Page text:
On Sun, 2008-07-13 at 12:32 -0400, Tom Lane wrote:
> >> Also, it doesn't seem to allow calls to a variadic function with zero
> >> arguments, e.g. "mleast()". I think this should be allowed.
> > It's not possible for all cases, because empty array have be typed
> > array still. But for non polymorphic variadic functions it's probably
> > possible - I would to solve this question later - and for now use
> > overloading etc
> I don't really like the idea of a feature that would work except in the
> polymorphic case --- that just seems too non-orthogonal.  Also I tend
> to think that a pretty large fraction of variadic functions will be
> polymorphic, making the feature's usefulness even more dubious.

I think it has the potential for surprise both ways. I was surprised
when it didn't allow a zero-argument call.

> I concur with the idea that variadic functions should only match to
> calls that offer at least one value for the variadic array.  If you can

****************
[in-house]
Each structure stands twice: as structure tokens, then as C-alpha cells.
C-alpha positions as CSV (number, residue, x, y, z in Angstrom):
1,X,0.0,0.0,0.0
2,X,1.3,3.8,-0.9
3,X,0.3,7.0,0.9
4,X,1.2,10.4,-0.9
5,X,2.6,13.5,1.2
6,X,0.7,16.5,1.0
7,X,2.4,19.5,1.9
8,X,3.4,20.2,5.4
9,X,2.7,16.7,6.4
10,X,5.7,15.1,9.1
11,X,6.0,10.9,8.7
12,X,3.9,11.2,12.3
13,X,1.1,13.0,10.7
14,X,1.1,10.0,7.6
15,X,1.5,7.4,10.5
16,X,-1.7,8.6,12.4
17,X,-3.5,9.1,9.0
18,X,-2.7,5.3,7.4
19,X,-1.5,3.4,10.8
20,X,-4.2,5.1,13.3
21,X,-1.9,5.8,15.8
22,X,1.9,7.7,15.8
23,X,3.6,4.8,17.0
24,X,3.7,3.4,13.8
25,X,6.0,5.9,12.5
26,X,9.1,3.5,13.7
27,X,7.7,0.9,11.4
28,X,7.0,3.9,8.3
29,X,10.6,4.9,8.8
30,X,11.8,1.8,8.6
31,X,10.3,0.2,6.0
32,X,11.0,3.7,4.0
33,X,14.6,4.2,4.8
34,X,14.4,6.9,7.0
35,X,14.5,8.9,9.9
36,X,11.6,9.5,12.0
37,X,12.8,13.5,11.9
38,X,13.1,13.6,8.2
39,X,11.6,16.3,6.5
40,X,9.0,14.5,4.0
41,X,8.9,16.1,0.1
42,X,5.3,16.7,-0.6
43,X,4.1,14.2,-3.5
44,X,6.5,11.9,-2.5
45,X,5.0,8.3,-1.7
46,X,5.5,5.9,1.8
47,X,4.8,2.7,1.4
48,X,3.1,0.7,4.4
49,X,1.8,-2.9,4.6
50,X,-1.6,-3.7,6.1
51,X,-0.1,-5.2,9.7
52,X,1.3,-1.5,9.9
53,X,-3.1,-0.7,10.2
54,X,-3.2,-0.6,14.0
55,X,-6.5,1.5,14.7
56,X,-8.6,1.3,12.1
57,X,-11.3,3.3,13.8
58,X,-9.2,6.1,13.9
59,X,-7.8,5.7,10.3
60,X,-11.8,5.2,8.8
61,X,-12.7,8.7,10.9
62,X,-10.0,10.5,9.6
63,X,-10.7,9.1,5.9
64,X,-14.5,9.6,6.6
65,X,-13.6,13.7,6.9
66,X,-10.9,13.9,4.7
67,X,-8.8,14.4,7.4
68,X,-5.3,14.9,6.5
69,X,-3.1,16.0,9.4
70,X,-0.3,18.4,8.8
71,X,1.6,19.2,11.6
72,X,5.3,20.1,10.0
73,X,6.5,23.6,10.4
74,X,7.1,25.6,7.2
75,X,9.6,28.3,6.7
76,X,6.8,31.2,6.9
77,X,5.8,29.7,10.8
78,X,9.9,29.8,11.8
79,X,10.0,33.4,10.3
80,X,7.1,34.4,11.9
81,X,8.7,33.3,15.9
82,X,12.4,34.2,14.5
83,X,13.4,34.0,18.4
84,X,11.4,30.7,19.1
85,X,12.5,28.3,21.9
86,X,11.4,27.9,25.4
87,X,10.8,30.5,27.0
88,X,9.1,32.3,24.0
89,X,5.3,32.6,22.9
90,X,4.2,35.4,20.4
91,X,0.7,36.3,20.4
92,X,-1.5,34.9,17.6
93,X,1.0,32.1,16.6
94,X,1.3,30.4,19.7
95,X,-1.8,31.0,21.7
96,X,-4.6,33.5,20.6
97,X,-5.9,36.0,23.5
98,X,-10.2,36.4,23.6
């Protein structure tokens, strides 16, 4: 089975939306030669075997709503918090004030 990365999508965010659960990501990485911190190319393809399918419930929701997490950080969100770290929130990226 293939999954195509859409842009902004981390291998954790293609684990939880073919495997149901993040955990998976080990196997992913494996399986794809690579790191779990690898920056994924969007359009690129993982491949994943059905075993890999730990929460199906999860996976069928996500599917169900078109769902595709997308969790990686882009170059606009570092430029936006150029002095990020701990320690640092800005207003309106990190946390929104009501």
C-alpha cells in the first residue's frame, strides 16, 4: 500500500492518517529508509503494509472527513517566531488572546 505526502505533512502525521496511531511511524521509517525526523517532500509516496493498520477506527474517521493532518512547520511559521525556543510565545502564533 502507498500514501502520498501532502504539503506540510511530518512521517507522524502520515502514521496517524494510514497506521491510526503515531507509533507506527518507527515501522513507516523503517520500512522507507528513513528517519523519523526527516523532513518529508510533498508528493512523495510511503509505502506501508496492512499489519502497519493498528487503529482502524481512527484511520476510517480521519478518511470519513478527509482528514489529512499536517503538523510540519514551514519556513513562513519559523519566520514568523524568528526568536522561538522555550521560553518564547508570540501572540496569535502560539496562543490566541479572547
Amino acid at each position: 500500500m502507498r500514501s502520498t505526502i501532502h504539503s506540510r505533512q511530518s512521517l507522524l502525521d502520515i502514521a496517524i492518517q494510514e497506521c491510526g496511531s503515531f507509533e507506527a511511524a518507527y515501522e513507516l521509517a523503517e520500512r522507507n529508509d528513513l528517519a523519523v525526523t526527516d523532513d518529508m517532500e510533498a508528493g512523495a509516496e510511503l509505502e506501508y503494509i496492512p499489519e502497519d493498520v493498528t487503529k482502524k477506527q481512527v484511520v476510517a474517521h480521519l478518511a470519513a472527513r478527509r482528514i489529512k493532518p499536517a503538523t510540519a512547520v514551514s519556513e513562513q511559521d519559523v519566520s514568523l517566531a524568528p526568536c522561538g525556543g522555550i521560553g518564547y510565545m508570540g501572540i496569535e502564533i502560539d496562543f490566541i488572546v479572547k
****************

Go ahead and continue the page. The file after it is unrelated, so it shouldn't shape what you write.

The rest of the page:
> actually define the behavior sensibly for the zero-element case, a
> separate function of the same name can cover that case.

Similarly, if zero-argument calls to variadic functions were allowed,
and you want the polymorphism to work as you suggest, you can just

foo(int, variadic int[]) 
foo(text, variadic text[])

and that forces one argument to be provided, and the functions don't
conflict. If this is the common case, I can see why you wouldn't want to
require declaration of the extra parameter each time.

I don't have a strong opinion, but allowing zero-argument variadic
function calls -- and therefore causing foo(variadic int[]) and
foo(variadic text[]) to conflict -- makes more sense than requiring one
argument. It also seems a little more natural from a function author's

        Jeff Davis

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